By Tyler Falk
Posting in Cities
This is either the realization of a fantasy you've had while exploring IKEA or its your worst nightmare: IKEA has designed an entire neighborhood.
This is either the realization of a strange fantasy or your worst nightmare: IKEA is planning to build an entire neighborhood.
Forget tiny apartments, IKEA's bringing their simple and affordable design to a neighborhood in East London. LandProp, the investment arm of IKEA, will develop the 26-acre neighborhood near the city's Olympic Park.
Also known for its designs that intelligently fit a lot into a small space (at least in the displays), it looks like IKEA will take a similar approach to their neighborhood design with a nice mix of housing, offices, and shops. Cars will also be parked underground and the walkability of the neighborhood will be high.
But is this "IKEA urbanism" what we should be striving for? The Pop-Up City wonders if it's a good idea:
[C]an IKEA do the same to urbanism as what it did to interior design? Is it able to create neighborhoods that are as comfortable, cheap, good-looking and popular with the majority as its furniture? Perhaps it can, with its design skills as well as its capacity to organize big areas, as IKEA did to its shops that almost turned into complete villages themselves.
On the other hand, we should conclude that ‘one-size-fits-all urbanism’ will not be good for the variety and attractiveness of cities in general. Imagine the same number of people to live in an IKEA house as owning a Billy cupboard… These neighborhoods are not meant to solve problems or improve the city to some extent. In essence they are there to earn money for the company. The simple idea of IKEA is to give the people what they think they want. But people that have they wanted are bored, unhappy and unsatisfied. I think this neighborhood will feel the same as everything else from IKEA as soon as it’s realized.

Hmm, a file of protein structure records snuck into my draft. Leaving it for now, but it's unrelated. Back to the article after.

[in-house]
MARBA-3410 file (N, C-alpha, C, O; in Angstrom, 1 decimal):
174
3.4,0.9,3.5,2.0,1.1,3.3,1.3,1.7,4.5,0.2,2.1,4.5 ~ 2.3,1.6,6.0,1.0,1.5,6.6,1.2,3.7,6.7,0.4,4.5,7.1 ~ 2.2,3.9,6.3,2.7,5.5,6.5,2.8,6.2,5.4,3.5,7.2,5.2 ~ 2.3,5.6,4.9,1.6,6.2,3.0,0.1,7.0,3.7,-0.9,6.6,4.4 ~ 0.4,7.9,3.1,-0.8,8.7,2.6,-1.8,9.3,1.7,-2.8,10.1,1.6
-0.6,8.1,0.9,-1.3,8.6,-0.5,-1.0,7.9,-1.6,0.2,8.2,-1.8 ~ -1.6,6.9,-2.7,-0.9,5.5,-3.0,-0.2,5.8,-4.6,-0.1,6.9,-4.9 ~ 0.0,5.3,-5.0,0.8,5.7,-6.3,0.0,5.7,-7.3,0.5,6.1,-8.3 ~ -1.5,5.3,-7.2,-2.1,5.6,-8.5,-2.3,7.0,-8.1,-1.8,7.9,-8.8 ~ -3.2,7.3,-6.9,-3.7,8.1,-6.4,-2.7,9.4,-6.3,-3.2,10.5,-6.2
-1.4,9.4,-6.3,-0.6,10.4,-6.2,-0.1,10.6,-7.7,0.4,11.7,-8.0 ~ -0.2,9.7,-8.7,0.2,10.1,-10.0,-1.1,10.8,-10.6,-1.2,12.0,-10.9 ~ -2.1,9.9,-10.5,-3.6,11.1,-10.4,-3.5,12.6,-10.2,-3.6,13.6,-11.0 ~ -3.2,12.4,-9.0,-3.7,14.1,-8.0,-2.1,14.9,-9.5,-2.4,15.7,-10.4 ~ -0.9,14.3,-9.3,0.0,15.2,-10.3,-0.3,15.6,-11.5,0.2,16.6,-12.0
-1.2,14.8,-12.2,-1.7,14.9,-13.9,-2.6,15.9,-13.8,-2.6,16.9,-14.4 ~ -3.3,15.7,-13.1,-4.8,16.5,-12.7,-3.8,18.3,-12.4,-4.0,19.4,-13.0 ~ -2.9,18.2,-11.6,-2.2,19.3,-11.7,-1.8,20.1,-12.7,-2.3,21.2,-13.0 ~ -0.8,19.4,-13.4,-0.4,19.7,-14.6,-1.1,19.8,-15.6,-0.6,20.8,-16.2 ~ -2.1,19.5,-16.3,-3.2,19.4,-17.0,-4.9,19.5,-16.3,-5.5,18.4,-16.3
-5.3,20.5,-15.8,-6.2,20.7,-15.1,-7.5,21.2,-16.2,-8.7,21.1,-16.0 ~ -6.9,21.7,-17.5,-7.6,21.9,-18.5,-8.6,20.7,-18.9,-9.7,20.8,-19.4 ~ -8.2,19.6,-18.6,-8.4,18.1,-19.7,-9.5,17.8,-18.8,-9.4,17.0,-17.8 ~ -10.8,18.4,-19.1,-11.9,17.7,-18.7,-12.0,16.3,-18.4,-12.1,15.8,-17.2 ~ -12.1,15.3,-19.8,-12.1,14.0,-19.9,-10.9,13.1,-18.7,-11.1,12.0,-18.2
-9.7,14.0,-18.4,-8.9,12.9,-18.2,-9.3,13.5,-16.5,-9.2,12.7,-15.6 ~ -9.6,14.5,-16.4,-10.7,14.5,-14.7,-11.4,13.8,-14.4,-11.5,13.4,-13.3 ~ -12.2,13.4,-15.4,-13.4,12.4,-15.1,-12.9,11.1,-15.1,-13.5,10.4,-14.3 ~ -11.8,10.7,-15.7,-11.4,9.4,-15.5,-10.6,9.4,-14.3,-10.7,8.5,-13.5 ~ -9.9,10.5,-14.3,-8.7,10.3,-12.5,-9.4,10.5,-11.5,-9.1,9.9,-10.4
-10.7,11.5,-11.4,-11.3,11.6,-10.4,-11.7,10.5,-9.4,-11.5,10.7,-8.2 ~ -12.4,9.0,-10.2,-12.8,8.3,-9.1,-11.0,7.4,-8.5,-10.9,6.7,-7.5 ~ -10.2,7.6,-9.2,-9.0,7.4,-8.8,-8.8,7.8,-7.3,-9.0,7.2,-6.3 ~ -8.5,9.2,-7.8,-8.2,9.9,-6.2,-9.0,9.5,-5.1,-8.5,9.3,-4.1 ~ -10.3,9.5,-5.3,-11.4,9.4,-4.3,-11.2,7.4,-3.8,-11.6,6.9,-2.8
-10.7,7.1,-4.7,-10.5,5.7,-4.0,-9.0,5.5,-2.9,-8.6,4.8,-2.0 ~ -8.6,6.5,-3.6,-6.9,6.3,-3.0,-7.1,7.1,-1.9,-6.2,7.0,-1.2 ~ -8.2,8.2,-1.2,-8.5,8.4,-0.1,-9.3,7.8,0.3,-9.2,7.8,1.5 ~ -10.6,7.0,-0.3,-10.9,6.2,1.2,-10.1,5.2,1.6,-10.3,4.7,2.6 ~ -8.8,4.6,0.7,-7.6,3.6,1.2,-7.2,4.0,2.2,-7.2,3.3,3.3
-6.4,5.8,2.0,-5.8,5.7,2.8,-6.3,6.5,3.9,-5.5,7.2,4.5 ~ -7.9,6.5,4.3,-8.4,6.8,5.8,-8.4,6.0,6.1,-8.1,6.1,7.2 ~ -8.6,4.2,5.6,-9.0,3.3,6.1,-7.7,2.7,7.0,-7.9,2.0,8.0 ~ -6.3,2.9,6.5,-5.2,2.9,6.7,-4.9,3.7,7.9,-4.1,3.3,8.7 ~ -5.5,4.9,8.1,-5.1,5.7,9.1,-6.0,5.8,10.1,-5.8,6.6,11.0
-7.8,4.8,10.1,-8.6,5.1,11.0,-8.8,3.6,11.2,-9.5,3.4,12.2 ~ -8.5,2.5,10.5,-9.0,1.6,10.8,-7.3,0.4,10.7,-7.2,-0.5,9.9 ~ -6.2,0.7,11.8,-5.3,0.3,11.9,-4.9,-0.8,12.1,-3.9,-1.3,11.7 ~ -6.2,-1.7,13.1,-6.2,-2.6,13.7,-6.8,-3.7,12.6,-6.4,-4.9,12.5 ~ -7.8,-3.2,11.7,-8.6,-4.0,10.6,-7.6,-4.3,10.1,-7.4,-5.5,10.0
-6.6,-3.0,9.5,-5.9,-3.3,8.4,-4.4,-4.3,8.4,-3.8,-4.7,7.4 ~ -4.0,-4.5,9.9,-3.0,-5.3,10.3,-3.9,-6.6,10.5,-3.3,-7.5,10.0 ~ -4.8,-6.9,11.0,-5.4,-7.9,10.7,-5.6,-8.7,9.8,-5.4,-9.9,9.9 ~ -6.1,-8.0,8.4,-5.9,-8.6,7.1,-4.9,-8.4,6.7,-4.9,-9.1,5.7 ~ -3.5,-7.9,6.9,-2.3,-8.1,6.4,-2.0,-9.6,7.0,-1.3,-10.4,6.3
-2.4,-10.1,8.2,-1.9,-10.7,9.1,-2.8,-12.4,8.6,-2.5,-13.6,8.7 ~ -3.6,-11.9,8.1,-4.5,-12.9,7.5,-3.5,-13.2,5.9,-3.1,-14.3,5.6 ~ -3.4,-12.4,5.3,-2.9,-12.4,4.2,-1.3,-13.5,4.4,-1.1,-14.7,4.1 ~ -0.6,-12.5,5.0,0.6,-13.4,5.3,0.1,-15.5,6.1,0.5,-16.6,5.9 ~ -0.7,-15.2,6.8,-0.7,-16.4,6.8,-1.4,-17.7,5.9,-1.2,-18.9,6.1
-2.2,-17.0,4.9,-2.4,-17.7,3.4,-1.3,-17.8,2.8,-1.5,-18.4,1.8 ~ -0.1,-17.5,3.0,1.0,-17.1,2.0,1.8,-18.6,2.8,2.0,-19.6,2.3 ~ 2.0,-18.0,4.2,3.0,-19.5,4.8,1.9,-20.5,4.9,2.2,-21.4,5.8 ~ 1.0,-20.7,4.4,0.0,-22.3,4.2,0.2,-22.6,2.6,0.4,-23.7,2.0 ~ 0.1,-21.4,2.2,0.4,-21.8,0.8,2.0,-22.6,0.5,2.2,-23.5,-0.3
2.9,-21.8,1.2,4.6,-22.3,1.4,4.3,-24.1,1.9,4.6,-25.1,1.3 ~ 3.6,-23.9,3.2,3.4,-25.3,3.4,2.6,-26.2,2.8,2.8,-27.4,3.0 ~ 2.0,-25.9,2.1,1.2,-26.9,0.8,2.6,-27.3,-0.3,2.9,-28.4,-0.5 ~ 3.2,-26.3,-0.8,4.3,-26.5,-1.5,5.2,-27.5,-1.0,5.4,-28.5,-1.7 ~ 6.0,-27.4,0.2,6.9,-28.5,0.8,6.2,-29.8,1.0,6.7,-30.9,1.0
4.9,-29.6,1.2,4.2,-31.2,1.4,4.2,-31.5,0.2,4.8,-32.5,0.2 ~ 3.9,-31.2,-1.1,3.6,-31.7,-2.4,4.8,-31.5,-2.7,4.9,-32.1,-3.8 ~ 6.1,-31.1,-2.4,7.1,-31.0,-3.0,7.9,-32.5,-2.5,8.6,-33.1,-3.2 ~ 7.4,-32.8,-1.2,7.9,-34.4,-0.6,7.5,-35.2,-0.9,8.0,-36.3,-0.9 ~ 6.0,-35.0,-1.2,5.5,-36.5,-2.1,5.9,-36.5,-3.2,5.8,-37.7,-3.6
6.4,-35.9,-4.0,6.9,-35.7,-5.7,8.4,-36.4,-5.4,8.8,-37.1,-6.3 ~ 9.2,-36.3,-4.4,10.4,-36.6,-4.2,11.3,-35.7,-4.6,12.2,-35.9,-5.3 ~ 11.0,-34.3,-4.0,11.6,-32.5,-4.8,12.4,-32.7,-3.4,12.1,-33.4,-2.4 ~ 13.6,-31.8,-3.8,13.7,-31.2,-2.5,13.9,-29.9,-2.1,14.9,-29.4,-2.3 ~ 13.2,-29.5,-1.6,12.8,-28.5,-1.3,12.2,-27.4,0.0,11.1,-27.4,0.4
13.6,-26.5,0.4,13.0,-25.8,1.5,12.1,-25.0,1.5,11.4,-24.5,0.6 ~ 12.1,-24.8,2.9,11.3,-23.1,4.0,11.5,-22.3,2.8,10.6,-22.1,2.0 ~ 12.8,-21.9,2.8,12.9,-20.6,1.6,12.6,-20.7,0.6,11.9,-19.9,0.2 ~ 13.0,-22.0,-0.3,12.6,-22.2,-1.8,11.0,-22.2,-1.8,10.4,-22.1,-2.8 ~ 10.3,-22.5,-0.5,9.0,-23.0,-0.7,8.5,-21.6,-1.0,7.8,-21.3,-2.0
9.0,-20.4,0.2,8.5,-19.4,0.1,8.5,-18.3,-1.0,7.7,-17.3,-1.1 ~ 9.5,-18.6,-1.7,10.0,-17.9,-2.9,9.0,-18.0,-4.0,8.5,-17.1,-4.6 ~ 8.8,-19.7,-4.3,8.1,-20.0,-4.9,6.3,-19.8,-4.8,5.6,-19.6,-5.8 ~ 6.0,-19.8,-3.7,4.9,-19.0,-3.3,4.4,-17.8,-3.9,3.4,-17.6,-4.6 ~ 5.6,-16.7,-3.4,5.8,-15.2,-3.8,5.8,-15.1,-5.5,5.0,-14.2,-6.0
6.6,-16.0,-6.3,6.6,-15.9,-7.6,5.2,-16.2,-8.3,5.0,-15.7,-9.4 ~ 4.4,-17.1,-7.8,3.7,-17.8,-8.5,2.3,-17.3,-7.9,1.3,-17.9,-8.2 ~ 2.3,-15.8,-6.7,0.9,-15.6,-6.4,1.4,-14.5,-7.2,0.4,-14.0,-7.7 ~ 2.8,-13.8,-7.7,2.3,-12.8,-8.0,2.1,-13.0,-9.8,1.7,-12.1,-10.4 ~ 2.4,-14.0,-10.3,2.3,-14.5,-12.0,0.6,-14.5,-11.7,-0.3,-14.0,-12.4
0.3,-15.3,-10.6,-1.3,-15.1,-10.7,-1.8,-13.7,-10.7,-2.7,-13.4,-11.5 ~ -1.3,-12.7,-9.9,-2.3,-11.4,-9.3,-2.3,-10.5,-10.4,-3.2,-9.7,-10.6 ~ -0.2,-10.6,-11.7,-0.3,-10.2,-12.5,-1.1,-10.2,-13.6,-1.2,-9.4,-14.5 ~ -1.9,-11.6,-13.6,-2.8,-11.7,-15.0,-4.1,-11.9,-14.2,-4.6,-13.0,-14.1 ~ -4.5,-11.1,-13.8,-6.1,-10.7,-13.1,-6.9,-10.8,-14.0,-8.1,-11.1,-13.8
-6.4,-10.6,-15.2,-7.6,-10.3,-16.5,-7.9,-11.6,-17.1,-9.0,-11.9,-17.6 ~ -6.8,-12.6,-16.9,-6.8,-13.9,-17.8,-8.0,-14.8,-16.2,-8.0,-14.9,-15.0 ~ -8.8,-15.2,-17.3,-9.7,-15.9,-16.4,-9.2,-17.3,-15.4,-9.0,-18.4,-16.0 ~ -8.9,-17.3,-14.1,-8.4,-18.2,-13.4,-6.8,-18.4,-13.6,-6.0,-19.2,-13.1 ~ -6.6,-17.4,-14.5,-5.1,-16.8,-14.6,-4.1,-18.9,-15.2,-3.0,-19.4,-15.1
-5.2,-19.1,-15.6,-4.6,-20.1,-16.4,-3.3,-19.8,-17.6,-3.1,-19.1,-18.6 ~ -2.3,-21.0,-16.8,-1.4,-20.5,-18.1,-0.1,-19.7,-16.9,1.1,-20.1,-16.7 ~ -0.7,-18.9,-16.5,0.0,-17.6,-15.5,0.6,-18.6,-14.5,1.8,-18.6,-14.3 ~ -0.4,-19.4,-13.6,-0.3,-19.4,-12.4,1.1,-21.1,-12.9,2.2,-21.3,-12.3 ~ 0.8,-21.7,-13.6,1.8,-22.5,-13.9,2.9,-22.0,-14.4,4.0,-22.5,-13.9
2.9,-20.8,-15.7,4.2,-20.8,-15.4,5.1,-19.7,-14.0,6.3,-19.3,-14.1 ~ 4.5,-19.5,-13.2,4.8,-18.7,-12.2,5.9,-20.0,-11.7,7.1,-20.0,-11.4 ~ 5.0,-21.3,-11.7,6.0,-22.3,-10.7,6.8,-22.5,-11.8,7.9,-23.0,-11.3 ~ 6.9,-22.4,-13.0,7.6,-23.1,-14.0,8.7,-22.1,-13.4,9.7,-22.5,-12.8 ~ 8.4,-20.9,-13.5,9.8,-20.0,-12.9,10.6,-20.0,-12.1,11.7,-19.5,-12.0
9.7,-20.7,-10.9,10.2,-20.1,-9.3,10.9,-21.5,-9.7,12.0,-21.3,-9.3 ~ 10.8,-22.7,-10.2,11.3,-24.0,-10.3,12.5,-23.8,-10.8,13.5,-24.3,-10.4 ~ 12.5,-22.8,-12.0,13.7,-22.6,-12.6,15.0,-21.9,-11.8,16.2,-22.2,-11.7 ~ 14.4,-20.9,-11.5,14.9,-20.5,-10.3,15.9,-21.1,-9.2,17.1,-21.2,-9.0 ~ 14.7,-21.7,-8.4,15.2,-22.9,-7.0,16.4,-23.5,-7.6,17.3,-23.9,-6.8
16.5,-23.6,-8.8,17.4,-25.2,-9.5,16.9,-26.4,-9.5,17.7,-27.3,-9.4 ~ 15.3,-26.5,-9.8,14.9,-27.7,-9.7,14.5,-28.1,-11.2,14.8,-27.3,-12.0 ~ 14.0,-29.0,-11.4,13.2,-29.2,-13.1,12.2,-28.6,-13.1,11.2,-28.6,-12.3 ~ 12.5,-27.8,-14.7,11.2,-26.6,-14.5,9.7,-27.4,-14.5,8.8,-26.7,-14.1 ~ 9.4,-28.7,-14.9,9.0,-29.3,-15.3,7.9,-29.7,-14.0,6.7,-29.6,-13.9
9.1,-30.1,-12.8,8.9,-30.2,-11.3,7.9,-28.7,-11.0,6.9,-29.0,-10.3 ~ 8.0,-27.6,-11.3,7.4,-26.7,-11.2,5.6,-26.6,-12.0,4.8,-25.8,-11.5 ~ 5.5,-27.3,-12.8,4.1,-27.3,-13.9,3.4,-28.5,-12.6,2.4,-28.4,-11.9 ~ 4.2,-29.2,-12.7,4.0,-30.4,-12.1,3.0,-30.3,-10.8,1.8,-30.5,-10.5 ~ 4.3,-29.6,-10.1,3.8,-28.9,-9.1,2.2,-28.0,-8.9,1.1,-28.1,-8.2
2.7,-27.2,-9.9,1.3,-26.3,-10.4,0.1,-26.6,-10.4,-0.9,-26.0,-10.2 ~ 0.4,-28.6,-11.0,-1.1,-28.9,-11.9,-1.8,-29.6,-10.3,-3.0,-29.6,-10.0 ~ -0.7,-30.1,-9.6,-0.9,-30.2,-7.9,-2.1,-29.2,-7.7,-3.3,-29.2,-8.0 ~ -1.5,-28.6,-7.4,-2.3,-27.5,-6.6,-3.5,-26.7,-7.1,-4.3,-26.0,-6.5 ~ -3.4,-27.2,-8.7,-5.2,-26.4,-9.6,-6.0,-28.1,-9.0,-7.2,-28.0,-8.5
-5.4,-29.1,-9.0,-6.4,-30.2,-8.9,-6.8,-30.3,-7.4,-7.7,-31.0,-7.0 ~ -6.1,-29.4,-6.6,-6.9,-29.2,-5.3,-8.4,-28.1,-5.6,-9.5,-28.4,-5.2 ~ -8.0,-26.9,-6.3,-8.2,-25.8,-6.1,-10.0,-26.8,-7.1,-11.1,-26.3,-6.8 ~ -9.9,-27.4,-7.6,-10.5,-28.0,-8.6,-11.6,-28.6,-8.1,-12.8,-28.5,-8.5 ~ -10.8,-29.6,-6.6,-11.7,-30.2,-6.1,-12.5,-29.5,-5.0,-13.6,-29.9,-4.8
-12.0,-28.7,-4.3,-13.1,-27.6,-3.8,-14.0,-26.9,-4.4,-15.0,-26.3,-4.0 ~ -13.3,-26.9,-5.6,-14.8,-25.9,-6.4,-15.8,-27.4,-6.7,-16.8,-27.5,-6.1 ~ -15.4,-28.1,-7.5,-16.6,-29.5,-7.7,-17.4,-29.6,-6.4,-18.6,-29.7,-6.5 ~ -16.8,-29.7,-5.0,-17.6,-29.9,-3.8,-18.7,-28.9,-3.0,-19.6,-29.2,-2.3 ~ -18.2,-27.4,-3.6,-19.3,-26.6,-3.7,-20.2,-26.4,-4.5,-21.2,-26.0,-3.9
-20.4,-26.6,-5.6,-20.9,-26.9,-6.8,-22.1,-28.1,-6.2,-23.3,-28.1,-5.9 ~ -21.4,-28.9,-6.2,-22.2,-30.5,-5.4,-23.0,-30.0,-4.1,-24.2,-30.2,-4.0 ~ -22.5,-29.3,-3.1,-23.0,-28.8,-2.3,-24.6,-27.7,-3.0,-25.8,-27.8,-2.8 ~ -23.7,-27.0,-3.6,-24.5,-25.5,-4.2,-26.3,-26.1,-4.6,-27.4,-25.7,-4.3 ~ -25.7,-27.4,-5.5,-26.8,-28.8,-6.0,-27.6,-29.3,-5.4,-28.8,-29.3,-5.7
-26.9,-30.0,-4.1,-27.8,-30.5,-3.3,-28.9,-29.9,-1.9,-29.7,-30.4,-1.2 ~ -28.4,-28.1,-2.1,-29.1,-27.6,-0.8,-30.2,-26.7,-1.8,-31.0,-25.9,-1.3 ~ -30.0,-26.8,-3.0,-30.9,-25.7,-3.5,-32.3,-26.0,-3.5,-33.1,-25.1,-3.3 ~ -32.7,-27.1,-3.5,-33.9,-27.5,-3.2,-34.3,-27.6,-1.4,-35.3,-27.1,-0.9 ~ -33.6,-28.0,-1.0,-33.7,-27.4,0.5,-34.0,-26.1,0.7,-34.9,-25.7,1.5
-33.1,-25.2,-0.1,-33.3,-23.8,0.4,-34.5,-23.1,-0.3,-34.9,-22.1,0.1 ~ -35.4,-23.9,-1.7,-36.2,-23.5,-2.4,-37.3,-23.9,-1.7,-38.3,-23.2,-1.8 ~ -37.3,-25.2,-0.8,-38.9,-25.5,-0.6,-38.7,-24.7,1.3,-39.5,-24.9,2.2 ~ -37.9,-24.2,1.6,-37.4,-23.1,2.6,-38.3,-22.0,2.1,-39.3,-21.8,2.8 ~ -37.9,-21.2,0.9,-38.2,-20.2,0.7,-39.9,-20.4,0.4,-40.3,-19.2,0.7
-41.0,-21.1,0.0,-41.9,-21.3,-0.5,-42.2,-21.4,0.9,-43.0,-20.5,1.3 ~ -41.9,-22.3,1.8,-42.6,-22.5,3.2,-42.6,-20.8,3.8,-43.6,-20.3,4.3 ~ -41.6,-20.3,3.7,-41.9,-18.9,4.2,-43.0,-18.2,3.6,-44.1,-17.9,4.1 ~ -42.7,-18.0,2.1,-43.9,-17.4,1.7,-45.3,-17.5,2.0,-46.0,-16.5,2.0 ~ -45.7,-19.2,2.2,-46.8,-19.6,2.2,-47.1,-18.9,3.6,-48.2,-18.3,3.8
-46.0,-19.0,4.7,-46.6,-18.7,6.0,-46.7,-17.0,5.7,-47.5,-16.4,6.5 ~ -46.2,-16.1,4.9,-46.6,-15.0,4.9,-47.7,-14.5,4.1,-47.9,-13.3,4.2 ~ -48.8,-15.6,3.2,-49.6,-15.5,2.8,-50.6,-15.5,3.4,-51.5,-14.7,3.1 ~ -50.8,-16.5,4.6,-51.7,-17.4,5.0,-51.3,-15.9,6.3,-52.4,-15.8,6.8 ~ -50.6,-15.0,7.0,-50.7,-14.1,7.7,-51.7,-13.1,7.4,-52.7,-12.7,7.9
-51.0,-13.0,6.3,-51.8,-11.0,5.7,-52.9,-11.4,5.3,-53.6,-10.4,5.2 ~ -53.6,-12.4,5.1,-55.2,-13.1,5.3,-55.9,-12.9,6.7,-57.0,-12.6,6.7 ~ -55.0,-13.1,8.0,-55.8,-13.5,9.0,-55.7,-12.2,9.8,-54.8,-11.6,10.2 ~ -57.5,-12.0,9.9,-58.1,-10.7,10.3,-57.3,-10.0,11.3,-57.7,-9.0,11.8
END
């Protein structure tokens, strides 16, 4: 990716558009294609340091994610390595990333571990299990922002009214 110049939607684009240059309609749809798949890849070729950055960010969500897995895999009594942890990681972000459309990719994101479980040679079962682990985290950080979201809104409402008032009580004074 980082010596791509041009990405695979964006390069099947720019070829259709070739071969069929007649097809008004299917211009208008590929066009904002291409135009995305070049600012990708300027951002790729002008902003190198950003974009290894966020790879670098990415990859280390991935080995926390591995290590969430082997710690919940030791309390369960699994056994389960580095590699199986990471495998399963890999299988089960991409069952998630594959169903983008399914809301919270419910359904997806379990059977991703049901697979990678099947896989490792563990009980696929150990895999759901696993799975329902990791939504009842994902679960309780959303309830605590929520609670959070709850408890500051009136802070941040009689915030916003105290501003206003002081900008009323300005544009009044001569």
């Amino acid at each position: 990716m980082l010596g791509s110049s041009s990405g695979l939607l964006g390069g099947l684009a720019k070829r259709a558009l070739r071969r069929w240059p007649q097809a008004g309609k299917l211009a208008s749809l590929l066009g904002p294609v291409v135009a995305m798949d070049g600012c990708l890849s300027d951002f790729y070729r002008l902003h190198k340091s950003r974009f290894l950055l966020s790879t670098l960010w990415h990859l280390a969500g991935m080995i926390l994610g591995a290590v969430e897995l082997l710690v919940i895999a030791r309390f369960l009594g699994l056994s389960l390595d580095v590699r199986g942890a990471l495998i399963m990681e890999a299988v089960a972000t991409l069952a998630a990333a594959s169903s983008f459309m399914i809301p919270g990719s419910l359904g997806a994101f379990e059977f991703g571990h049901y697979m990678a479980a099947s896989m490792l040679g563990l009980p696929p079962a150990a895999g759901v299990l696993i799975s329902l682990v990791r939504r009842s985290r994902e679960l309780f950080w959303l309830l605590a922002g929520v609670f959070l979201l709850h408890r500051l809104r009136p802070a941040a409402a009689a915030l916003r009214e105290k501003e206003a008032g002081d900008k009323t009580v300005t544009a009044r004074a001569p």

We can only speculate how the neighborhood will turn out, but I know one thing for sure: whoever can get ahead of the market on those little hex keys will be doing well for themselves.
"IKEA Urbanism: A New Era in Urban Design?" [The Pop-Up City]
Dec 14, 2011
The problem with living in an Ikea neighborhood is that you would have to assemble it yourself from those silly picture instructions that nobody understands, and everything will require one of those little funny wrenches that promptly get all jiggered and eventually lost. And when all is said and done, you will have a bunch of houses with missing walls and windows, and a pile of stuff sitting next to the house that you don't know where it goes...and it will be accepted as normal. Then less than a year later, you will need to buy and put it all together all over again because nothing from Ikea holds up longer than a year!
And we all know government can't do anything right, so a big business with a big brand name is surely going to go better, yes? :)